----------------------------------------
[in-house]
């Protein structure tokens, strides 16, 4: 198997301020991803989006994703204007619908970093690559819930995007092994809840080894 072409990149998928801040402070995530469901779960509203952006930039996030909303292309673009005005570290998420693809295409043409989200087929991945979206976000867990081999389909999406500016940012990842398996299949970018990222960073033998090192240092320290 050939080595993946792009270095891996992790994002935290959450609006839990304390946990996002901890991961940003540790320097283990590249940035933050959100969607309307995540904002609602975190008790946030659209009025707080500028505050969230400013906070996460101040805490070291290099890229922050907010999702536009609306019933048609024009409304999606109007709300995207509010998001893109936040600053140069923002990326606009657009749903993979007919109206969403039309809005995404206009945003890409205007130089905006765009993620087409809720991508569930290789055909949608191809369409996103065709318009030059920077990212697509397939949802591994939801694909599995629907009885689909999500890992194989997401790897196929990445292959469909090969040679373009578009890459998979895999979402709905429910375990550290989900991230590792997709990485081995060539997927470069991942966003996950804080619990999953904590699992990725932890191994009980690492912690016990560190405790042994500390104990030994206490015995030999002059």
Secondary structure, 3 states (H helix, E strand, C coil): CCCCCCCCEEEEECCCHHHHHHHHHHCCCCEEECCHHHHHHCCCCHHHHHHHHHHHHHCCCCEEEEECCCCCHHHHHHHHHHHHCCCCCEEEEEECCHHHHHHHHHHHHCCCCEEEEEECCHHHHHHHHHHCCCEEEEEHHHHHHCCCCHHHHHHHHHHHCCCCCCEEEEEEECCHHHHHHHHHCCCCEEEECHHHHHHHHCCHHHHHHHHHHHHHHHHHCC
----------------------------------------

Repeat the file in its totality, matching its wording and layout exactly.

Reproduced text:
[in-house]
């Protein structure tokens, strides 16, 4: 198997301020991803989006994703204007619908970093690559819930995007092994809840080894 072409990149998928801040402070995530469901779960509203952006930039996030909303292309673009005005570290998420693809295409043409989200087929991945979206976000867990081999389909999406500016940012990842398996299949970018990222960073033998090192240092320290 050939080595993946792009270095891996992790994002935290959450609006839990304390946990996002901890991961940003540790320097283990590249940035933050959100969607309307995540904002609602975190008790946030659209009025707080500028505050969230400013906070996460101040805490070291290099890229922050907010999702536009609306019933048609024009409304999606109007709300995207509010998001893109936040600053140069923002990326606009657009749903993979007919109206969403039309809005995404206009945003890409205007130089905006765009993620087409809720991508569930290789055909949608191809369409996103065709318009030059920077990212697509397939949802591994939801694909599995629907009885689909999500890992194989997401790897196929990445292959469909090969040679373009578009890459998979895999979402709905429910375990550290989900991230590792997709990485081995060539997927470069991942966003996950804080619990999953904590699992990725932890191994009980690492912690016990560190405790042994500390104990030994206490015995030999002059």
Secondary structure, 3 states (H helix, E strand, C coil): CCCCCCCCEEEEECCCHHHHHHHHHHCCCCEEECCHHHHHHCCCCHHHHHHHHHHHHHCCCCEEEEECCCCCHHHHHHHHHHHHCCCCCEEEEEECCHHHHHHHHHHHHCCCCEEEEEECCHHHHHHHHHHCCCEEEEEHHHHHHCCCCHHHHHHHHHHHCCCCCCEEEEEEECCHHHHHHHHHCCCCEEEECHHHHHHHHCCHHHHHHHHHHHHHHHHHCC